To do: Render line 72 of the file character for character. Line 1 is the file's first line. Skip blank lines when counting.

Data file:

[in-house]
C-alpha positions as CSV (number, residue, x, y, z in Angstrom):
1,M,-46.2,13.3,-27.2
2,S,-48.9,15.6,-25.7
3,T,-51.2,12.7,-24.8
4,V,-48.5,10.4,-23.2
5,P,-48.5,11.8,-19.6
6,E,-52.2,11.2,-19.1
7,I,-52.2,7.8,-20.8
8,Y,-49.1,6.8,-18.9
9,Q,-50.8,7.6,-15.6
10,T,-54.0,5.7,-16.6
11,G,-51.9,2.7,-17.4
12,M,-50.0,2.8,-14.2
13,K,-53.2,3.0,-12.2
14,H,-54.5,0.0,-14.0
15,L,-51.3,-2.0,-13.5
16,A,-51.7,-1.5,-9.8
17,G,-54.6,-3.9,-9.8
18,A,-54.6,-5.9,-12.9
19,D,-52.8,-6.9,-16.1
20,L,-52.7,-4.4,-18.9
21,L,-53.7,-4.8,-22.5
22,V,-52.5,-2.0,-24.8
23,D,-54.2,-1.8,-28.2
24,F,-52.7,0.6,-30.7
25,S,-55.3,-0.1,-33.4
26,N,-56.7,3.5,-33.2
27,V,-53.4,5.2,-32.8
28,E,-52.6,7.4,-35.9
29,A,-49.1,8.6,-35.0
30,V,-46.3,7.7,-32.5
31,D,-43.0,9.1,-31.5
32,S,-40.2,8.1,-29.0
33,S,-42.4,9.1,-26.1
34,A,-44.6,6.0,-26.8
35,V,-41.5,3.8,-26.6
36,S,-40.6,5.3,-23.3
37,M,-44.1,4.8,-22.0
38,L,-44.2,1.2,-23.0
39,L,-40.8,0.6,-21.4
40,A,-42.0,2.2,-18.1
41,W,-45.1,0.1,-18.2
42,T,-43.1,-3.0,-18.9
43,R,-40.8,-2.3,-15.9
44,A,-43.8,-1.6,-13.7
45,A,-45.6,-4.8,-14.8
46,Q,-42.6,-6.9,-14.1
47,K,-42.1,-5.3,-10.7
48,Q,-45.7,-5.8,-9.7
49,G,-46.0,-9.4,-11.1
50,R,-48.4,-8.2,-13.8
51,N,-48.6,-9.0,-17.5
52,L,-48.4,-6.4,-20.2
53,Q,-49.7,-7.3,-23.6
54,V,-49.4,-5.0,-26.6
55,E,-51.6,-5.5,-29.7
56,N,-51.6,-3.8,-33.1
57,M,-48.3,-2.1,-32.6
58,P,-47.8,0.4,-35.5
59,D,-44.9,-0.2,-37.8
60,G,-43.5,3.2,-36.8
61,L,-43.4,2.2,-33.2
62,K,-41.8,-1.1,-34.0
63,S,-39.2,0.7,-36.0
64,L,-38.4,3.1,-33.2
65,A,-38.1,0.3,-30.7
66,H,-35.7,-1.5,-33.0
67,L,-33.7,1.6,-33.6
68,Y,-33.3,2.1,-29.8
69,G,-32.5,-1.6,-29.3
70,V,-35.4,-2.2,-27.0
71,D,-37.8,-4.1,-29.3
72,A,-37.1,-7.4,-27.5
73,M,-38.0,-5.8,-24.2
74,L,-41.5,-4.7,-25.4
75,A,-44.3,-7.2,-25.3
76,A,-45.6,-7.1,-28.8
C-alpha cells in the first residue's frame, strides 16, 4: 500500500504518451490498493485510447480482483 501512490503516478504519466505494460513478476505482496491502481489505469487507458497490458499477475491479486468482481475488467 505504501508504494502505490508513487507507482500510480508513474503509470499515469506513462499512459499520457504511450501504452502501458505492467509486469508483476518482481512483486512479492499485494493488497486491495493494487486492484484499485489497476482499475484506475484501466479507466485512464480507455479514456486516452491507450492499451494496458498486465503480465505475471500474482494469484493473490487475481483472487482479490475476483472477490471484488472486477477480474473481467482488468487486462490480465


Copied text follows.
70,V,-35.4,-2.2,-27.0